By Robert A. Vella

In 1967, a depression-inspired Jim Morrison of The Doors wrote these memorable lyrics:

“People are strange when you’re a stranger.”

I don’t know what the weather was like back then in Laurel Canyon, but it’s pretty hot now.  So hot, in fact, that the people around me seem to be going crazy these days.  Maybe it’s the hordes of mosquitoes plaguing my community.  Maybe it’s mass trauma induced by days of incessant fireworks explosions surrounding America’s Independence Day celebrations.  Maybe it’s widespread financial hardship in this economically depressed town.  Maybe it’s the struggle of people trying to maintain their interpersonal relations amid growing cultural divisions and global uncertainty.  Maybe it’s something else.  Maybe I’m the stranger.  I don’t know.

All I know is what I see, and this is what I’ve been seeing lately:

A troubled young man who physically intimidates his mother because he refuses to accept responsibility for his own life.

Petulant, pubescent youngsters who threaten their parents with false child abuse accusations when they don’t get their own way.

An obsessed, alcoholic, single mom who seeks comfort in sexual promiscuity.

An absentee husband who demands sexual favors from his separated and emotionally-dependent wife in exchange for not divorcing her.

A lonely, retired woman who has great difficulty with listening to others.

A struggling shopkeeper who scares away her customers with highly opinionated outbursts.

A charming teenage boy who has only one ambition – to be the greatest womanizer of all time.

A former trucker with so many health problems that it takes all his energy just to keep living day to day.

A disabled woman who spends her limited funds on wants and desires instead of the medications she needs to stay healthy.

A store clerk, and corporate automaton, who wears a mindless expression with glazed-over eyes in the performance of her duties.

A single-minded property manager who believes she can increase rents by being confrontational with existing tenants and thereby provoking them to leave.

An ethical and compulsive perfectionist who is increasingly at odds with the world around him.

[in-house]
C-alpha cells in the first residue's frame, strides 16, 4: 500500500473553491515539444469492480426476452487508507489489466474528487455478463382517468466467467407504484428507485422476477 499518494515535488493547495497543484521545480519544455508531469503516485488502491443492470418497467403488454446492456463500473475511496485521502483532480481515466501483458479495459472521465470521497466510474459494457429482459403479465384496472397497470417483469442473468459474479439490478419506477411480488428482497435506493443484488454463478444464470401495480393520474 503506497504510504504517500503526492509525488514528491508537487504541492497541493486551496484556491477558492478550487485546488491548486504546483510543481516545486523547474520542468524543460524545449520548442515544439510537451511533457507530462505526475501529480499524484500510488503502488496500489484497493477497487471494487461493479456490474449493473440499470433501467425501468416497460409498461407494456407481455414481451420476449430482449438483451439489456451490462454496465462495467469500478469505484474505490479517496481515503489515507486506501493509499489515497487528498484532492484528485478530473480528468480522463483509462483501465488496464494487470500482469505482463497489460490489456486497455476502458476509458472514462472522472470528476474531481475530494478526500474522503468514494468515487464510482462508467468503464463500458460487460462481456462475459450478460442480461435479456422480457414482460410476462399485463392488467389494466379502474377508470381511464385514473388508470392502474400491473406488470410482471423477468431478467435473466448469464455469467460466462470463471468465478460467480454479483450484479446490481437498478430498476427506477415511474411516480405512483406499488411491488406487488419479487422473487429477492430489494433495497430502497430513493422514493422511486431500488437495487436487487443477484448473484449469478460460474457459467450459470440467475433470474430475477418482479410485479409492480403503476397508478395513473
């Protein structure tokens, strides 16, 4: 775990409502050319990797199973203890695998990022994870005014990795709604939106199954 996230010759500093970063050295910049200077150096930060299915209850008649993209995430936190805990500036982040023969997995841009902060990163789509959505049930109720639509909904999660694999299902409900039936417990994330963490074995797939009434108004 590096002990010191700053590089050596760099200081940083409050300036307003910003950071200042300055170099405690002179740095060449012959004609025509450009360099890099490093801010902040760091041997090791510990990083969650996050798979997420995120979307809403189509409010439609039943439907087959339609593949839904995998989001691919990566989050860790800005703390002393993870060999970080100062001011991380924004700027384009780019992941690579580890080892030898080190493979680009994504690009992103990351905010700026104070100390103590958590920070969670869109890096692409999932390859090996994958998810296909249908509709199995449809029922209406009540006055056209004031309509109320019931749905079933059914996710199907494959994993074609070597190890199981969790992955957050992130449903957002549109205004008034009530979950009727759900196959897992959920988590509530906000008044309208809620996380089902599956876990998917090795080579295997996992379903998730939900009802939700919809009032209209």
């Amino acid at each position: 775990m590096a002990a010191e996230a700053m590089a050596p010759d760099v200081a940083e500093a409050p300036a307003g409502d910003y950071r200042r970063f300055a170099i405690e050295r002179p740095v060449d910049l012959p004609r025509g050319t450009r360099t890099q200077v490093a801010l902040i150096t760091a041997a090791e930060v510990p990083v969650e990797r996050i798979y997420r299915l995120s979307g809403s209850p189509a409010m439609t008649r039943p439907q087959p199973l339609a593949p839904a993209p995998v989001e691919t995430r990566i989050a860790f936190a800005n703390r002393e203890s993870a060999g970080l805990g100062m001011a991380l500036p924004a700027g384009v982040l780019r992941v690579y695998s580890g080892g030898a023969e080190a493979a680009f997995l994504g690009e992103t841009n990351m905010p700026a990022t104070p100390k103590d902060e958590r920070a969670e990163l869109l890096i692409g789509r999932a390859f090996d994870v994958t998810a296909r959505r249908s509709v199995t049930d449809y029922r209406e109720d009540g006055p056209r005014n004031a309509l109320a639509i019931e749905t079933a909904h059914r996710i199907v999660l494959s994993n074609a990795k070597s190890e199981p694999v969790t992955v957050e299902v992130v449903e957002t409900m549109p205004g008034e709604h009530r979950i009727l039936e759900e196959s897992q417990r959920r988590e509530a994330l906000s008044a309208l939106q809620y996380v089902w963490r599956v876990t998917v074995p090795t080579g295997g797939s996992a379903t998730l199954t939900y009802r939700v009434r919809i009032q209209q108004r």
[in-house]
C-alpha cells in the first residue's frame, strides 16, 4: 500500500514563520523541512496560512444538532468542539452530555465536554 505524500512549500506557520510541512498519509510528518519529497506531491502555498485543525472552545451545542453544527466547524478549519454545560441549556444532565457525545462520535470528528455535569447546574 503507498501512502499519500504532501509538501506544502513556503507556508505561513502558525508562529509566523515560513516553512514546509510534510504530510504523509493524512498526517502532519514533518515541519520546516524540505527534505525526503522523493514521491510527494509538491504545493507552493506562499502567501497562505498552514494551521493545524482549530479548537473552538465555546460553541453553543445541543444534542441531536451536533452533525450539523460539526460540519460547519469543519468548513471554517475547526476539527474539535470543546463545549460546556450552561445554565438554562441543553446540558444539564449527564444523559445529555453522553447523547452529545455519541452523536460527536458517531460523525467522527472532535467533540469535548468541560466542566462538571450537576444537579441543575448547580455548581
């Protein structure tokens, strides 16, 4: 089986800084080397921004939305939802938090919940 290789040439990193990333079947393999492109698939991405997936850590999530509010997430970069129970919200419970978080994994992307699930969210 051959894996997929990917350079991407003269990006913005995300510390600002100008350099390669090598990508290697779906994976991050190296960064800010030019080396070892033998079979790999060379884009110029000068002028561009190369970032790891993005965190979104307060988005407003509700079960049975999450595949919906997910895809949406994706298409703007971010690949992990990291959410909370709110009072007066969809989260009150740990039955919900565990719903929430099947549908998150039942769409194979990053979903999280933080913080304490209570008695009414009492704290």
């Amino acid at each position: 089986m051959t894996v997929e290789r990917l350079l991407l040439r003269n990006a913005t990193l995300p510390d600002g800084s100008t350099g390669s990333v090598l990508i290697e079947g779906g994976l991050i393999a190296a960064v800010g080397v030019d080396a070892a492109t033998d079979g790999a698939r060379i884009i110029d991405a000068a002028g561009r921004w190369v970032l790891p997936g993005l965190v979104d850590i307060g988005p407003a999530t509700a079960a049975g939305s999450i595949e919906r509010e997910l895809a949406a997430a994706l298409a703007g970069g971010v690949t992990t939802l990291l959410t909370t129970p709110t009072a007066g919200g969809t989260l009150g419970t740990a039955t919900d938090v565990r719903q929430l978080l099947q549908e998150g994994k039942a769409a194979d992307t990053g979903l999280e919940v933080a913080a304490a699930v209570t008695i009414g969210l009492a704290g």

Yes, I am the stranger.


19 thoughts on “People are strange: Nonsensical ramblings for a hot Friday in July

  1. I would kindly like to add to this sentiment-of-strangeness with a personal favorite quote of mine please…

    We do not need to visit a madhouse to find disordered minds; our planet is the mental institution of the Universe.
    — Johann Wolfgang von Goethe

    Liked by 2 people

  2. Reality is tough to look at sometimes. I dare say every house on my street has it’s own trauma going on while on the outside the lawn is perfect and the people coming and going appear to be as ‘normal’ as anyone else. There’s never noise, litter or anything to cause one to shudder yet I wonder, when will the perfection blow apart. We’ve been here 15 years and it’s the same day in and day out. I don’t complain as I love the orderly way of living and the peaceful neighborhood. The quality of life would be difficult to replicate, yet, I can’t help but wonder – what are the mysteries behind the closed doors.

    Liked by 1 person

  3. Excellent post! The people you mentioned I think could so easily have very similar counterparts in any community, including the small working class village where I live. I can identify at least five. Frankly so many people today are dysfunctional in some way or another, maybe as a result of the turbulent times in which we live . As a member of the human race in general I too often feel like a stranger in a strange land, particularly in recent years as so much as changed including how people relate to each other.

    Liked by 1 person

    • Thank you, and thanks for the insightful comment. Yes, I do believe much of this dysfunction is the result of the turbulent times we’re living in. It was precisely my point, in fact. 🙂


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